United Nations Climate Change
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The solar construction-start rules are “actively being worked on,” according to Hannah Hawkins, the lawyer for energy tax issues in the office of tax policy at the US Treasury.
Hawkins made the statement at an American Bar Association tax section meeting in San Diego in early February. The topic remains on a revised priority guidance plan that the Internal Revenue Service released in the wake of the new tax law showing guidance that the agency hopes to release by June 30.
Some tax counsel are advising solar companies to have construction of remaining solar projects as far along as possible by the end of 2019 because of uncertainty about what must done on such projects to be considered under construction in time to qualify for a 30% investment tax credit. A 30% tax credit can be claimed on any solar project that was under construction by the end of 2019. The credit amount drops to 26% for projects that start construction in 2020 and to 22% in 2021.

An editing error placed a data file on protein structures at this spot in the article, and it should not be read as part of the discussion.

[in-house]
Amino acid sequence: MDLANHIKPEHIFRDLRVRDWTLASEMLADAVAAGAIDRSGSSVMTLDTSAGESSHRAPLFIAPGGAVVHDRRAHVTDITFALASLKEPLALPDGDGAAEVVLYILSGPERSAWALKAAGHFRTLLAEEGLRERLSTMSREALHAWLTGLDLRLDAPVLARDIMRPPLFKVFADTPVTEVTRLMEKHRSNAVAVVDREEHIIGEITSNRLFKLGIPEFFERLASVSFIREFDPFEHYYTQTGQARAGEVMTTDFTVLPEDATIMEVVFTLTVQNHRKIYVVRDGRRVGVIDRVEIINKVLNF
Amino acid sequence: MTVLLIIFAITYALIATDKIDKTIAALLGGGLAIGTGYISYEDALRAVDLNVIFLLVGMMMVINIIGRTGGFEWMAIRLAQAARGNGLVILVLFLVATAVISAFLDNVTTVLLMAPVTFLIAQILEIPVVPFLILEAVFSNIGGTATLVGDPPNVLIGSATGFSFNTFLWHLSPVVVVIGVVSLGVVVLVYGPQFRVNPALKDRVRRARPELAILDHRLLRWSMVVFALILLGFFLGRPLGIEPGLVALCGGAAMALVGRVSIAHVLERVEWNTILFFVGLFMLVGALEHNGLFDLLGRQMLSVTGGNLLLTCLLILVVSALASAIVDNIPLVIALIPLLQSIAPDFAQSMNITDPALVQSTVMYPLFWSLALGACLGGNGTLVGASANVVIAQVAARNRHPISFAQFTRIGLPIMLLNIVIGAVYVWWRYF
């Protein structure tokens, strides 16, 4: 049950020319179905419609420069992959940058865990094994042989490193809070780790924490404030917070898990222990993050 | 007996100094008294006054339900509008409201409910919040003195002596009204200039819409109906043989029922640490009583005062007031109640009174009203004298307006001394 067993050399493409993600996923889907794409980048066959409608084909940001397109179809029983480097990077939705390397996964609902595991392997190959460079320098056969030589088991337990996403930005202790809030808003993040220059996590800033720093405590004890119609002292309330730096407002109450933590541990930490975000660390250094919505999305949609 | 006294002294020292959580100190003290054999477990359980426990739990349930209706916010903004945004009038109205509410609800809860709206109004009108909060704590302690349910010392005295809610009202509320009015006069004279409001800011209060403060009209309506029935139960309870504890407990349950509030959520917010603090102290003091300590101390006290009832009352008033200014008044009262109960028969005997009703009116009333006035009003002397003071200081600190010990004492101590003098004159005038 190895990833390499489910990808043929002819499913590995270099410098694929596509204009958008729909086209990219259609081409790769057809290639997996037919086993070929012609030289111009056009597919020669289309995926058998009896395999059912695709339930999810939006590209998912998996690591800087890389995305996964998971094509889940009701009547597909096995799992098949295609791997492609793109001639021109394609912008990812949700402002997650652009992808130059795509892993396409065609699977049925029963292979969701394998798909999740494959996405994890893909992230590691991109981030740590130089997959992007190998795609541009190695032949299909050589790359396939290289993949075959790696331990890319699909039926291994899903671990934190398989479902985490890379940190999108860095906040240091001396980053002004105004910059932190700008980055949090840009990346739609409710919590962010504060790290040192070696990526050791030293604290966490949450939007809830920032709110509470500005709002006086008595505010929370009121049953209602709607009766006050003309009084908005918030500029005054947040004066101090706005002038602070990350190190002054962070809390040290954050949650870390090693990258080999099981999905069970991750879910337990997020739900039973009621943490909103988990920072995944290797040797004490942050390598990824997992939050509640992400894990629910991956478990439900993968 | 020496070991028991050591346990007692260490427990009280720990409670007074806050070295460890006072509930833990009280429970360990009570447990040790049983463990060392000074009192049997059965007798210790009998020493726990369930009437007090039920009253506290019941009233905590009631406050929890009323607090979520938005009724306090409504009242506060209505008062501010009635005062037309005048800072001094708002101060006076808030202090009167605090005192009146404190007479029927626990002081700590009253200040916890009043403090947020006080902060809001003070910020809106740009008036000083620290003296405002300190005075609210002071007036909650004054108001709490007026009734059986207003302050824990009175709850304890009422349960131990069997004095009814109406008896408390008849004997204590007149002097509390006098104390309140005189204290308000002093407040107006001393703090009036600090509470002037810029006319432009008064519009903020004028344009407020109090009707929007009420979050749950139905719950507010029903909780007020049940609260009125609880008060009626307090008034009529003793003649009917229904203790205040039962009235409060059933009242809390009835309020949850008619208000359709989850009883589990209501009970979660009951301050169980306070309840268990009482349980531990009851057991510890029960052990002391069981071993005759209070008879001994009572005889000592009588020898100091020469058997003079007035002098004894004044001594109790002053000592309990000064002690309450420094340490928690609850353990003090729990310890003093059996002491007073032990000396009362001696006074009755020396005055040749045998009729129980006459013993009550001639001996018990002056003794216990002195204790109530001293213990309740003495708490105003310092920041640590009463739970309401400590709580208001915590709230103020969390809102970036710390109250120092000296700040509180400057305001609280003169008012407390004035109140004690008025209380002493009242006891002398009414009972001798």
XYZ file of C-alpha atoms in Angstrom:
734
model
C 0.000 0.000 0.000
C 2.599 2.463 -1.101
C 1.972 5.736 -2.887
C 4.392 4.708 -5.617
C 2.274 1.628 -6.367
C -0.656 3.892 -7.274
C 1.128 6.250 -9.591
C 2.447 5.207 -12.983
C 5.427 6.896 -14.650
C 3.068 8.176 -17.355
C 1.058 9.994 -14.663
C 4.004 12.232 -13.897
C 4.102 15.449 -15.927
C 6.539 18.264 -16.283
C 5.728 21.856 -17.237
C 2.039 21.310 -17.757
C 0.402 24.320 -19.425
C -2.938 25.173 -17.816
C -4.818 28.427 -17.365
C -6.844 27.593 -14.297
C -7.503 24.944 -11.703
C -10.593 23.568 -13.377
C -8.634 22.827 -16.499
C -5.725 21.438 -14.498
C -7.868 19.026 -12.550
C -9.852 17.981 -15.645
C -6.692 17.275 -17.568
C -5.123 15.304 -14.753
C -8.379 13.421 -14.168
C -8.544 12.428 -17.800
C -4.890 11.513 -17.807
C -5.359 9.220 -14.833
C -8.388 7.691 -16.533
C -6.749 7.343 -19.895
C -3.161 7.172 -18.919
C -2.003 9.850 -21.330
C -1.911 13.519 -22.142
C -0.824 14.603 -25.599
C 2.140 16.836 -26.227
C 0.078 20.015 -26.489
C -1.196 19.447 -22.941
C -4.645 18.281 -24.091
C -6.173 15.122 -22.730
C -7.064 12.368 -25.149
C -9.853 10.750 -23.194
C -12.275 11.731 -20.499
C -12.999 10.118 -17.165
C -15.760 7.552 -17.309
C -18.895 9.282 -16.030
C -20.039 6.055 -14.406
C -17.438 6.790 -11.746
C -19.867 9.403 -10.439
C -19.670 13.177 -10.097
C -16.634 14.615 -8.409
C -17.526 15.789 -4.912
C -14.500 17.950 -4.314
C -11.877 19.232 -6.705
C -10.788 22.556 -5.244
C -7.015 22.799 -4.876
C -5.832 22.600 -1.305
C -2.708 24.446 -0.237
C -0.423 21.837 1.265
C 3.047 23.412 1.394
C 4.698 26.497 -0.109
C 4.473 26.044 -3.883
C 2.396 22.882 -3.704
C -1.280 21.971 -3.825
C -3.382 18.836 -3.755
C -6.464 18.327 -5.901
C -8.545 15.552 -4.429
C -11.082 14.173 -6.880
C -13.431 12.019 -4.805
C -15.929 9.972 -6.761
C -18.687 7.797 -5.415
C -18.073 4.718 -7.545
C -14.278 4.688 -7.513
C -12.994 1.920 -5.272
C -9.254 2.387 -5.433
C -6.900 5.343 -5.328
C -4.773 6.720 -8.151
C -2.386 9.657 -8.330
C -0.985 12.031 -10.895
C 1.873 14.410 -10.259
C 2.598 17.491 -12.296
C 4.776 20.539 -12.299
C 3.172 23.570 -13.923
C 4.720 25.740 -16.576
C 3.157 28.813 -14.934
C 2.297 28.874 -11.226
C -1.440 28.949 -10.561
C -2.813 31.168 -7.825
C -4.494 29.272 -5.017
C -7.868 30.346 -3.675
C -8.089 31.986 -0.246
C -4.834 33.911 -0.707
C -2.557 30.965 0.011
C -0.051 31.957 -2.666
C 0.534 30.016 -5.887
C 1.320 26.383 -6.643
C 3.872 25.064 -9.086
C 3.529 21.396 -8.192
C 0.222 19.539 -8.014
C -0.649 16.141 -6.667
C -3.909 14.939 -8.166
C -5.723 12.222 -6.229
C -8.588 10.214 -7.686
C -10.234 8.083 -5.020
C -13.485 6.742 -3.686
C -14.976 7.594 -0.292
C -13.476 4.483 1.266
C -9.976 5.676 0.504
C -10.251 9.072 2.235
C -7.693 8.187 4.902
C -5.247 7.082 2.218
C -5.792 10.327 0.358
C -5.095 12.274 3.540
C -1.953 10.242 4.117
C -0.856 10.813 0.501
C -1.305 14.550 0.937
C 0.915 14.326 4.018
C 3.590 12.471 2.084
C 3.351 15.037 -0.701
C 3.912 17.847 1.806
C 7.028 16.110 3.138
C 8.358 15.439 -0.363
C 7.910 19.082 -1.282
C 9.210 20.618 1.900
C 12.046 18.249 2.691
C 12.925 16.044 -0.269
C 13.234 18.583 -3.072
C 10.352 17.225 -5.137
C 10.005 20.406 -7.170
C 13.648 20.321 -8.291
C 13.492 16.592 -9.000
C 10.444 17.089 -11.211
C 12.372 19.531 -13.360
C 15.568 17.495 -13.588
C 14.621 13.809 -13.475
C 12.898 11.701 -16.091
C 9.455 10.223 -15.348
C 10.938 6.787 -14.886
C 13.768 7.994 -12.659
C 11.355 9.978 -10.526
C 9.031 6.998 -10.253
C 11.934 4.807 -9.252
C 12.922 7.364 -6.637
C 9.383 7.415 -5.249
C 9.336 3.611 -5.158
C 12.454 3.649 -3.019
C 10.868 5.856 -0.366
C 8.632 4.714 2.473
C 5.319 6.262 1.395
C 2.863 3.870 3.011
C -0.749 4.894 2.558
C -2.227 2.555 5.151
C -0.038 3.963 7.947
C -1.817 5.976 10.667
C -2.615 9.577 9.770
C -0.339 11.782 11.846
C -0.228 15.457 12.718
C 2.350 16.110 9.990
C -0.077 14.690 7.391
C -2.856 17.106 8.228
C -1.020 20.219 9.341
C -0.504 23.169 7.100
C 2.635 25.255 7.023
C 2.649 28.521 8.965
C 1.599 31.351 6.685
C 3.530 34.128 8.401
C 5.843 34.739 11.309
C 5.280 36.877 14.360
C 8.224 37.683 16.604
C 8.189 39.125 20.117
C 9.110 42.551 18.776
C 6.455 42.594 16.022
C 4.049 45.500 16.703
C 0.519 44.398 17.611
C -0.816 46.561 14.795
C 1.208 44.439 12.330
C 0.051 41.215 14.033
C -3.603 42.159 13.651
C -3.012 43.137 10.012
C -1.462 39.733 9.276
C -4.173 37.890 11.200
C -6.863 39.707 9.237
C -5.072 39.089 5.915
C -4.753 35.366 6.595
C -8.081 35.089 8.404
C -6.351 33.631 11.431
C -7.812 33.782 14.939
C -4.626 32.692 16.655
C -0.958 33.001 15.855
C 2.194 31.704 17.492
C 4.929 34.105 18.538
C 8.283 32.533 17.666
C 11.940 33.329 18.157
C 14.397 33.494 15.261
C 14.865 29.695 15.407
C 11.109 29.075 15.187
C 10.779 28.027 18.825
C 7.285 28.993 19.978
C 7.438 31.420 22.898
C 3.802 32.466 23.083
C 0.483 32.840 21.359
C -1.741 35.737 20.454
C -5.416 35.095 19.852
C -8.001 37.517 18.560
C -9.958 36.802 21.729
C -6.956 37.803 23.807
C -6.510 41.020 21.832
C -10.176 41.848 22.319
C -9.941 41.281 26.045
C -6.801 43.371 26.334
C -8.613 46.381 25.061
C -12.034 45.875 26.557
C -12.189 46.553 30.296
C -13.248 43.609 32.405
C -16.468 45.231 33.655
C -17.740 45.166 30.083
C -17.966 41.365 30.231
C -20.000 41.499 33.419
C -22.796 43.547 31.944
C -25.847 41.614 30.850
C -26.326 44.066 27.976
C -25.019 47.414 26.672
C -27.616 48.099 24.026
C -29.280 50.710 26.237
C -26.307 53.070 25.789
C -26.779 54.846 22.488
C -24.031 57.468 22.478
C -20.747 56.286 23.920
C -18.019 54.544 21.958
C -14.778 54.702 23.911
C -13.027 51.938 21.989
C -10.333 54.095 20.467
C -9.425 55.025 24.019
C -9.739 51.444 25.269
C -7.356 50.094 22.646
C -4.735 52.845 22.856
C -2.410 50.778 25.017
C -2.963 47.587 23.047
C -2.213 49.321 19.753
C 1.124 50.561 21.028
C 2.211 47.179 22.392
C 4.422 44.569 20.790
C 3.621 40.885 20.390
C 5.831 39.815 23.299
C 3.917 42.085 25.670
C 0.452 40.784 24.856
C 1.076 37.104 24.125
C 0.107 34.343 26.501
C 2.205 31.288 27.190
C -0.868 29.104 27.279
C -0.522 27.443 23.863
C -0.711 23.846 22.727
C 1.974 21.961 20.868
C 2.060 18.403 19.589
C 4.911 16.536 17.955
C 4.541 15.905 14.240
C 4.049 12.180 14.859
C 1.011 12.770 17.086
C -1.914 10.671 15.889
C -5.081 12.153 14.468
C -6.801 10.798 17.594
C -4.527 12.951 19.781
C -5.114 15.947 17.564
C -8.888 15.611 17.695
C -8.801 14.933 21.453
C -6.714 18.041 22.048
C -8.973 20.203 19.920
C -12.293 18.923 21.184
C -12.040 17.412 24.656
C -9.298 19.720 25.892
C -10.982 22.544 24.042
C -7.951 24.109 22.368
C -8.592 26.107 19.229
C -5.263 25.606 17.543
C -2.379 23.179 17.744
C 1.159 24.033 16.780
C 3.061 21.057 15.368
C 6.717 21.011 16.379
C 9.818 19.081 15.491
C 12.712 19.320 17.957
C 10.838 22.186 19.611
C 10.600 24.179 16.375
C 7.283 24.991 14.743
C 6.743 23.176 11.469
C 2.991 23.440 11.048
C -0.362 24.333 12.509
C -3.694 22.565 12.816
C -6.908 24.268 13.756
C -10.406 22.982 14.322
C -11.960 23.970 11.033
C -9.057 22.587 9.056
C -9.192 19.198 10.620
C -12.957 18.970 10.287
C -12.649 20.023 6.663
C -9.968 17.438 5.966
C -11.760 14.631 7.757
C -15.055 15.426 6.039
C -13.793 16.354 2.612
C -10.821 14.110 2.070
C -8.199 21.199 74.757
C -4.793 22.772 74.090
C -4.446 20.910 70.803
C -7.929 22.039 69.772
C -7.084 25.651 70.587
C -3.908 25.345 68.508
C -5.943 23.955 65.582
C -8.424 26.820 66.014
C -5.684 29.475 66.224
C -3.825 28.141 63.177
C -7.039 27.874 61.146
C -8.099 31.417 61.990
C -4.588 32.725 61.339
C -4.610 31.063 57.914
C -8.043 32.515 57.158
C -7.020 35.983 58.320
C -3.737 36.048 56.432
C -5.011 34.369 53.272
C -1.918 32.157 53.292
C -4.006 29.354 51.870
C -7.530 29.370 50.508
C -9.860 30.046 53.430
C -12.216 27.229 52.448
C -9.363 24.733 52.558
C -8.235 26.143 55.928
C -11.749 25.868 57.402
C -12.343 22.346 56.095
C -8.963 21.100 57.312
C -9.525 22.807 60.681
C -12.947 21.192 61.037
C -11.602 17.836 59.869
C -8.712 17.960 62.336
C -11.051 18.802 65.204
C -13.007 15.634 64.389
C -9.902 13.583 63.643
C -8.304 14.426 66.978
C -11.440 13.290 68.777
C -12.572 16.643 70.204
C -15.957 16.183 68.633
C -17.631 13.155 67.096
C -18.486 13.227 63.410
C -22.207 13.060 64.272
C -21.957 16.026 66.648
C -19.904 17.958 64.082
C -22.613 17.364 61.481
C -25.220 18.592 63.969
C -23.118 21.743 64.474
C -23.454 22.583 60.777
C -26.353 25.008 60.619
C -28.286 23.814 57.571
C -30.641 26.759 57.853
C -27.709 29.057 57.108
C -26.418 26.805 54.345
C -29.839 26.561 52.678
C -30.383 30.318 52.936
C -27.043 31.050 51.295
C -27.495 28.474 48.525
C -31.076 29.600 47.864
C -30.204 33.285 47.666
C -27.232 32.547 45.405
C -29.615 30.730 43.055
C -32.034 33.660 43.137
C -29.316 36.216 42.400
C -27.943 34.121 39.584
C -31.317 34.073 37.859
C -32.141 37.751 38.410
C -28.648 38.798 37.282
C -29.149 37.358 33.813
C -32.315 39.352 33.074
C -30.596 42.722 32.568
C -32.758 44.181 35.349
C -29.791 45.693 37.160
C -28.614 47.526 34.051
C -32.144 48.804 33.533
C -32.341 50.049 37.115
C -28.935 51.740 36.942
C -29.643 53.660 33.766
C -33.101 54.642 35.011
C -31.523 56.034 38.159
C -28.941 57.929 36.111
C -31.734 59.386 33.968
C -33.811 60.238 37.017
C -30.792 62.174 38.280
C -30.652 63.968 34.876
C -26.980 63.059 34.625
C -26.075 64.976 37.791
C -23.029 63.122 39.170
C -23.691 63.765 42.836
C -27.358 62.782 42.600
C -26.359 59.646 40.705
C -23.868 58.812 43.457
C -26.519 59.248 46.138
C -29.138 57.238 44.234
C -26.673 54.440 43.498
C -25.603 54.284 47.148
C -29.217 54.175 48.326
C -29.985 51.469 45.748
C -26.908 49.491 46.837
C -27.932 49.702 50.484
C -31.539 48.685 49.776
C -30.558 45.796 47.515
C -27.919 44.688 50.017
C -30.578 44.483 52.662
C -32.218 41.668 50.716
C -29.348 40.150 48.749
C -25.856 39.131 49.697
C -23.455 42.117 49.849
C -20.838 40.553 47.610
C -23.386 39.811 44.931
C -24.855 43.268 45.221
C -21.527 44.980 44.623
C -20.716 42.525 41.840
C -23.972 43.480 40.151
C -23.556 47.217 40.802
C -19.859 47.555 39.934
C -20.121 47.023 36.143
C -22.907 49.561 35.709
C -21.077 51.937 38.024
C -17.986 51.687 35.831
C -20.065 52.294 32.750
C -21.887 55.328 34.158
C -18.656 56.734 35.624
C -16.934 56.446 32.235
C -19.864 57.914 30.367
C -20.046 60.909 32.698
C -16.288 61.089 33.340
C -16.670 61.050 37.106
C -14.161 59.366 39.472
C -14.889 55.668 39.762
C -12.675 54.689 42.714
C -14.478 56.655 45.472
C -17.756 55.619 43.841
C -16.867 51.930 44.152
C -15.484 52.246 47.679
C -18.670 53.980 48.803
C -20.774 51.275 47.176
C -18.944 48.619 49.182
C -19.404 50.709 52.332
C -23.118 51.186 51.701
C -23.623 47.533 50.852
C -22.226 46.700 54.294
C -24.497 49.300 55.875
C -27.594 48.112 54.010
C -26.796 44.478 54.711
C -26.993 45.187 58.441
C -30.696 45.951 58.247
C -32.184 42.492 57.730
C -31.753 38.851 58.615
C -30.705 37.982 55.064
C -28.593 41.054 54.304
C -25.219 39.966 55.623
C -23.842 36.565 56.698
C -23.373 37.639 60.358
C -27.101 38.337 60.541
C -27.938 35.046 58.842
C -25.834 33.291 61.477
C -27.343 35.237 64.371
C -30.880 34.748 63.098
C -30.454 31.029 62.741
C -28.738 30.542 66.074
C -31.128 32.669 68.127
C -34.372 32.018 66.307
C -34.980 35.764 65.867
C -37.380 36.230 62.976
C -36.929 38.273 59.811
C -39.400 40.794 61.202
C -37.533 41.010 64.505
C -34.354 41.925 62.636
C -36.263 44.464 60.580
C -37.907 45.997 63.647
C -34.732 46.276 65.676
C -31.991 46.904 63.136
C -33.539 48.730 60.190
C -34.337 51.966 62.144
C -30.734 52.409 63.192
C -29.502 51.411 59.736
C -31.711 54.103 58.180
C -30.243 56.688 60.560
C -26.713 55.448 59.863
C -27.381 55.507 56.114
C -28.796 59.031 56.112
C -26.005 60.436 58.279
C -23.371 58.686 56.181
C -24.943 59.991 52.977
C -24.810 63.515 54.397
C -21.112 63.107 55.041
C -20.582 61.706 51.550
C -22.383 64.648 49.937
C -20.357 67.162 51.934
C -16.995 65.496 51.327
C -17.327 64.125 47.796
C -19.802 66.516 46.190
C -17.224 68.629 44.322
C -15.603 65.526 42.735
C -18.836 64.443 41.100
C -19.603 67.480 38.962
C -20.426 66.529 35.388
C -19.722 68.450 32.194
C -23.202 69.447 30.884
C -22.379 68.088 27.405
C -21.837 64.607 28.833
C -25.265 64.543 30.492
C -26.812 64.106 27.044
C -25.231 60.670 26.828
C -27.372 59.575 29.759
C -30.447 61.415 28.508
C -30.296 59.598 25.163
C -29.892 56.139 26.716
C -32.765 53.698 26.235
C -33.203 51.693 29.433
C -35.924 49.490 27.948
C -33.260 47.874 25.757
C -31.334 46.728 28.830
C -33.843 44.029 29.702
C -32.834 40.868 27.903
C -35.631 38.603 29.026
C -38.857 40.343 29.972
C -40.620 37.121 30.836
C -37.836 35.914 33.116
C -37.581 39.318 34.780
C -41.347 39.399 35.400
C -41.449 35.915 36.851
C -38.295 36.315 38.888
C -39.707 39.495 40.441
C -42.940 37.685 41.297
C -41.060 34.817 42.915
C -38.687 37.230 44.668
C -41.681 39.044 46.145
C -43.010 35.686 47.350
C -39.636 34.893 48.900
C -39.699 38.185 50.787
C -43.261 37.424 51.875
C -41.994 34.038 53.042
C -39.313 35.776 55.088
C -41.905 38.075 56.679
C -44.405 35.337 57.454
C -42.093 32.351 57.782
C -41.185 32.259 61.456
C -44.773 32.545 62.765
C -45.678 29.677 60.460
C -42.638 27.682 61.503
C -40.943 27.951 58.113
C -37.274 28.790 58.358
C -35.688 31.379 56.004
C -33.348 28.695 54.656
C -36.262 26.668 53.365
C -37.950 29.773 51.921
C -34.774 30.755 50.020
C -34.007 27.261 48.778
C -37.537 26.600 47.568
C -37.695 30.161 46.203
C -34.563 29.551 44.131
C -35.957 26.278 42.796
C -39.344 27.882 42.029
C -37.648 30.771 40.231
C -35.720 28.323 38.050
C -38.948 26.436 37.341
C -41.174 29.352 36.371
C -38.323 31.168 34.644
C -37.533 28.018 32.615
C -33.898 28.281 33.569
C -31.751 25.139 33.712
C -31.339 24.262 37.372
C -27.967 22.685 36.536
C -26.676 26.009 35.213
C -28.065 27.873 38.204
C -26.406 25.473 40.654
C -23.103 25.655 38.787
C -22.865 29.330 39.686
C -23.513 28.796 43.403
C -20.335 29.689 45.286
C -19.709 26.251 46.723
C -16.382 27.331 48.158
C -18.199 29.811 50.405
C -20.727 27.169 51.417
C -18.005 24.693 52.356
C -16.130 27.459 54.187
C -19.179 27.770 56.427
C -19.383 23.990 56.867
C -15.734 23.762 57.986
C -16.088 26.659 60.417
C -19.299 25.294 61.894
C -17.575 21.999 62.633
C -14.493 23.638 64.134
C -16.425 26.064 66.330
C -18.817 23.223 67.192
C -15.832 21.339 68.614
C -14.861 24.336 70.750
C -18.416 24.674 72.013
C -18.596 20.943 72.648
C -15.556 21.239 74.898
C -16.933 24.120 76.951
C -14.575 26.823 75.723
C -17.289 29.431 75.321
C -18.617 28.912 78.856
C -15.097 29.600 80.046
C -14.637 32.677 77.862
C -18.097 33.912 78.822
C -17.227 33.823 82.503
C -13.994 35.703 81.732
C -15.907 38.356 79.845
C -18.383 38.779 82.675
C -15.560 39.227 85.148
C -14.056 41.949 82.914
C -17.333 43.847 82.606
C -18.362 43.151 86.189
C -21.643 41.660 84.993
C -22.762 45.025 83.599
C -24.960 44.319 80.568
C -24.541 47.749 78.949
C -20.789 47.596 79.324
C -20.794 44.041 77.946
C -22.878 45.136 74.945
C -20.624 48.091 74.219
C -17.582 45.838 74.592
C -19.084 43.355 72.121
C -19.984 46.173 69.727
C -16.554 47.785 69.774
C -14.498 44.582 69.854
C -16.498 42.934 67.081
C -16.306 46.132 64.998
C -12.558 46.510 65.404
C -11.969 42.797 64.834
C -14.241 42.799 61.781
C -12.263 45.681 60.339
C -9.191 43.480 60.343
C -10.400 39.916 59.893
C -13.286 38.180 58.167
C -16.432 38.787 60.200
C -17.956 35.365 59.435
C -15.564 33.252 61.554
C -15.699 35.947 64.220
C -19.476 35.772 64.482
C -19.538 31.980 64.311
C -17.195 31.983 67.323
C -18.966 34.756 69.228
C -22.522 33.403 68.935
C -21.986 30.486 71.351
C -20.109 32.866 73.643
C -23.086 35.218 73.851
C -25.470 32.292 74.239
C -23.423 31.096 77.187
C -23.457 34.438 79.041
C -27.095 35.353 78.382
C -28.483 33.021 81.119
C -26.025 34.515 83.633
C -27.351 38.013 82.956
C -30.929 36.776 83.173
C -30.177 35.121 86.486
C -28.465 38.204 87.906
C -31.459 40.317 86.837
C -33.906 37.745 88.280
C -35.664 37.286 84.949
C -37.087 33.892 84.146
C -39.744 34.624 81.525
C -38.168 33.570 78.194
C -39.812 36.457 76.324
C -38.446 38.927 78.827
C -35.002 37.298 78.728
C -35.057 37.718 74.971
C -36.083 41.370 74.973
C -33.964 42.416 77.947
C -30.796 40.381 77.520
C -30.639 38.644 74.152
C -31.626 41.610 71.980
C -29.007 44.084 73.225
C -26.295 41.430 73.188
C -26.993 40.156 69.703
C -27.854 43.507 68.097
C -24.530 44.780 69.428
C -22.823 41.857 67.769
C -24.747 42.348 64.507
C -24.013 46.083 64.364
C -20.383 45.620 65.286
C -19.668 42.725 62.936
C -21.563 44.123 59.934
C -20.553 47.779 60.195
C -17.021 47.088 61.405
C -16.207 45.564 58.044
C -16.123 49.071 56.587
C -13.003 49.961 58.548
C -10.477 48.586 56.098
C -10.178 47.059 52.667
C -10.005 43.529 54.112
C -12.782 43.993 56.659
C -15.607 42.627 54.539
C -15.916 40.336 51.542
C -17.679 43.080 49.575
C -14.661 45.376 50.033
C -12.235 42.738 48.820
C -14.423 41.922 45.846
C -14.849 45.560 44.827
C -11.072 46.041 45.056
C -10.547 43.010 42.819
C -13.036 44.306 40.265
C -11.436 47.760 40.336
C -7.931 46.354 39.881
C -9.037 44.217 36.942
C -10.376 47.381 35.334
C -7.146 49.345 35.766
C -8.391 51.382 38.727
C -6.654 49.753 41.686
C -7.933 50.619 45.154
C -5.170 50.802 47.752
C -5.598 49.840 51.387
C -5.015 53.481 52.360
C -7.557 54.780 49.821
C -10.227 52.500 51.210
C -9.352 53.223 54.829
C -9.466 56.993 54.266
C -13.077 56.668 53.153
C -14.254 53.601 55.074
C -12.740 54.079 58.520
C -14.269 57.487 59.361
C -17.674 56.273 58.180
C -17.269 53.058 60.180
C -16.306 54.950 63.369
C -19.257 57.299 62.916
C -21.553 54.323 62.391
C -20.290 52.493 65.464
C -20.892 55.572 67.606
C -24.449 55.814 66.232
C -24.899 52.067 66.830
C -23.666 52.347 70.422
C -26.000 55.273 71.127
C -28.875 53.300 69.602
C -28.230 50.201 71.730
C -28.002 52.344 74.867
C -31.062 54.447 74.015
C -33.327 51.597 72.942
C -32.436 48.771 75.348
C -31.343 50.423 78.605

However, most counsel expect the government to apply the same principles to solar that apply to wind farms, with some variations to address issues that are unique to solar. Wind farms are considered under construction for tax purposes once the developer has incurred at least 5% of the total project cost or started physical work of a significant nature at the project site or at a factory on equipment for the project.
IMO 2020 is almost upon us. Readers are well aware of the impending switch to 0.5 percent fuel mandated by Annex VI of MARPOL which will cause an anticipated drop in HSFO demand, the potential hazards of new untested LSFO blends, the concerns around scrubber operations, the debate over open loop versus closed loop, and the myriad of other risks associated with the impending regulatory change.